Biden Administration Plans to Send Depleted Uranium Munitions to Ukraine

The rounds are deployable from U.S. Abrams tanks, which are anticipated to be dispatched to Ukraine in the following weeks.

The Biden administration is preparing to supply Ukraine with controversial armor-piercing munitions containing depleted uranium, as revealed in a document reviewed by Reuters and confirmed by two U.S. officials.

These munitions, aimed at bolstering Ukraine’s defense against Russian tanks, are part of a forthcoming military aid package set to be disclosed within the next week.

The rounds are deployable from U.S. Abrams tanks, which are anticipated to be dispatched to Ukraine in the following weeks.

Sources indicate that the value of the forthcoming aid package could range from $240 million to $375 million, pending finalization of its contents.

The White House has not yet responded to inquiries for comment.

This development marks the inaugural instance of the United States sending depleted uranium munitions to Ukraine, possibly sparking controversy.

A prior decision by the Biden administration to provide cluster munitions to Ukraine had raised concerns about the risk these weapons pose to civilian populations.

The deployment of depleted uranium munitions is a topic of considerable debate.

Detractors, including the International Coalition to Ban Uranium Weapons, emphasize potential health hazards related to exposure to depleted uranium dust, including cancer and birth defects.

Depleted uranium, a by-product of uranium enrichment, is favored for its exceptional density, which enables rounds to effectively penetrate armor plating and self-ignite upon impact.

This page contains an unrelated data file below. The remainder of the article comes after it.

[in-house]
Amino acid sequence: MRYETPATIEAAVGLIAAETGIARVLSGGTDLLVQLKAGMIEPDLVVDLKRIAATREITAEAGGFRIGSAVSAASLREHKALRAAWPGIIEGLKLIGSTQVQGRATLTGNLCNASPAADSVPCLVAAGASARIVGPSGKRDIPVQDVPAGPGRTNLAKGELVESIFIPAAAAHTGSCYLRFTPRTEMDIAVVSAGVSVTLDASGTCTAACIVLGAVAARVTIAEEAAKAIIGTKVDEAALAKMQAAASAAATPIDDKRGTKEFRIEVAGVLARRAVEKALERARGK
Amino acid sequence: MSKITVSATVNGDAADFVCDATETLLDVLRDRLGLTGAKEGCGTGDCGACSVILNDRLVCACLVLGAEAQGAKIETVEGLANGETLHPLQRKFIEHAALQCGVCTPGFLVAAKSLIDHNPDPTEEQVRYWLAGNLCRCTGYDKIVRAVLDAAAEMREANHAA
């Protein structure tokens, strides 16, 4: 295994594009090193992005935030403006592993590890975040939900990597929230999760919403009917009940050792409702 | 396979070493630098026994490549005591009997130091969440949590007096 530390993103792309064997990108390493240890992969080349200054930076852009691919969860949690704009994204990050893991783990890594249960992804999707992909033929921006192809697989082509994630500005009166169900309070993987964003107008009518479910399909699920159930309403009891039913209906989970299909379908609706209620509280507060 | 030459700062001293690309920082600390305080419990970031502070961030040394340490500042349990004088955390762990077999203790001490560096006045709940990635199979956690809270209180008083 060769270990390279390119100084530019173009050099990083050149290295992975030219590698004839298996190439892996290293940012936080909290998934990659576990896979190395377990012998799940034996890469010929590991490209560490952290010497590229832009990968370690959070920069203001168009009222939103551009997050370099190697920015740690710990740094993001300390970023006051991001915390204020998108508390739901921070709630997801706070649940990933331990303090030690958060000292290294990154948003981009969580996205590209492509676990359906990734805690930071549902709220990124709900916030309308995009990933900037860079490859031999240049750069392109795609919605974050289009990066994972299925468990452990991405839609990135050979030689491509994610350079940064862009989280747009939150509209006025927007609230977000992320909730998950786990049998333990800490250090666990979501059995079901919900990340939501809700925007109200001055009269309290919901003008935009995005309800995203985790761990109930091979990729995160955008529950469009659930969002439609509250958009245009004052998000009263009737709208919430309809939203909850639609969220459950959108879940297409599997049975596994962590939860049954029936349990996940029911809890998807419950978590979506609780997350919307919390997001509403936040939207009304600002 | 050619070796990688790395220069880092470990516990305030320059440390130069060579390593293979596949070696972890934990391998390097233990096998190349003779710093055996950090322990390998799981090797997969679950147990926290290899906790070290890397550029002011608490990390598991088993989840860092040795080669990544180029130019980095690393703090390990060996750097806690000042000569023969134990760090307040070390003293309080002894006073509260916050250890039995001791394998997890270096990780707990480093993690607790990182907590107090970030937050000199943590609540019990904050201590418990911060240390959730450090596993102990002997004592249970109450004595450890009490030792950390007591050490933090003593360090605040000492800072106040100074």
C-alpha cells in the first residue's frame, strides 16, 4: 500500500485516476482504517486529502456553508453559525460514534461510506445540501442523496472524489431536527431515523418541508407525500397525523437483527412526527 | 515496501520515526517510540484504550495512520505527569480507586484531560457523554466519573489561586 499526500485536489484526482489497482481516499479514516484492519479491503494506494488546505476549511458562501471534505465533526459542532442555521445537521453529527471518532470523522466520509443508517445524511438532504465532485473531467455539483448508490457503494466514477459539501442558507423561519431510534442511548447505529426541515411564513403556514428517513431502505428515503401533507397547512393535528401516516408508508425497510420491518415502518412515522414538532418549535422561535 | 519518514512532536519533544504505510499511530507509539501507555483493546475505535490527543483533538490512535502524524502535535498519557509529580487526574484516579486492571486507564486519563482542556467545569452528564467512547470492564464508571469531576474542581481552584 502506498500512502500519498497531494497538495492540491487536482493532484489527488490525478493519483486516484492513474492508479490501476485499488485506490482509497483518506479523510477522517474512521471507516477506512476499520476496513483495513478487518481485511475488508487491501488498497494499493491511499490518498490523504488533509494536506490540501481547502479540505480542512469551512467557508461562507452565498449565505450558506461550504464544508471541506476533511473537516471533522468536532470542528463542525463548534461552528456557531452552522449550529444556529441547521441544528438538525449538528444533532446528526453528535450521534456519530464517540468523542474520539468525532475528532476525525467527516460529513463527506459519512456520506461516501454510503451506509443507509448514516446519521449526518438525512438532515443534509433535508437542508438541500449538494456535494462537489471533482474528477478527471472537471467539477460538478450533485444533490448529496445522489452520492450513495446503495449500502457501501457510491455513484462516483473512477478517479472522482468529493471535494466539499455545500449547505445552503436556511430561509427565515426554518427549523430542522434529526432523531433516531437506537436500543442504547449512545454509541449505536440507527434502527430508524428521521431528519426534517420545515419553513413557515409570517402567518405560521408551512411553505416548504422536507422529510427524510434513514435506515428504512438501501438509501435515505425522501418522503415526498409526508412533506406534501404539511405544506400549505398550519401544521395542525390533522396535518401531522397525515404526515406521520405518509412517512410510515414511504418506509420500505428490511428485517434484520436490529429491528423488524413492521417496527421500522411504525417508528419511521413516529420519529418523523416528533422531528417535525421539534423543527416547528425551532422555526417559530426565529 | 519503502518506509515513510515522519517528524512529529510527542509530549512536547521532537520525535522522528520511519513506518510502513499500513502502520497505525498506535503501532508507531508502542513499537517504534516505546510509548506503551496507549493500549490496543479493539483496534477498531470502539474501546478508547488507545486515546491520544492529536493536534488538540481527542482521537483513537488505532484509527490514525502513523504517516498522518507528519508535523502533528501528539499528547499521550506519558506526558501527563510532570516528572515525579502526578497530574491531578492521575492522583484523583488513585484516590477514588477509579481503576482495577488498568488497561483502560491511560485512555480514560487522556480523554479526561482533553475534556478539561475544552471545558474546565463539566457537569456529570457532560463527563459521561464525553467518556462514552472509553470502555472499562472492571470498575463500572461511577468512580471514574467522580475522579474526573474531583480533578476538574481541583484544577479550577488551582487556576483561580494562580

While it is radioactive, its radioactivity is notably lower than naturally occurring uranium. However, radioactive particles can persist for a significant period.

The United States previously employed depleted uranium munitions extensively during the Gulf Wars in 1990 and 2003, as well as during the NATO bombing of the former Yugoslavia in 1999.

The International Atomic Energy Agency, the U.N.’s nuclear watchdog, contends that studies conducted in various regions indicate that the presence of depleted uranium residues in the environment doesn’t pose a significant radiological threat to affected populations.

Nonetheless, the introduction of radioactive material could further complicate Ukraine’s post-war cleanup efforts.

The country already contends with unexploded ordnance and anti-personnel mines from previous conflicts.

The prospective aid package, beyond the depleted uranium munitions, includes artillery, air defense missiles, and ground vehicles, reflecting Ukraine’s ongoing counteroffensive.

Funding authorization is facilitated through the Presidential Drawdown Authority, enabling the president to transfer materials and services from U.S. stocks without requiring congressional approval during emergencies.

The materials will be sourced from U.S. surplus inventory.

In response to the full-scale Russian invasion in February 2022, security assistance for Ukraine has exceeded $43 billion.

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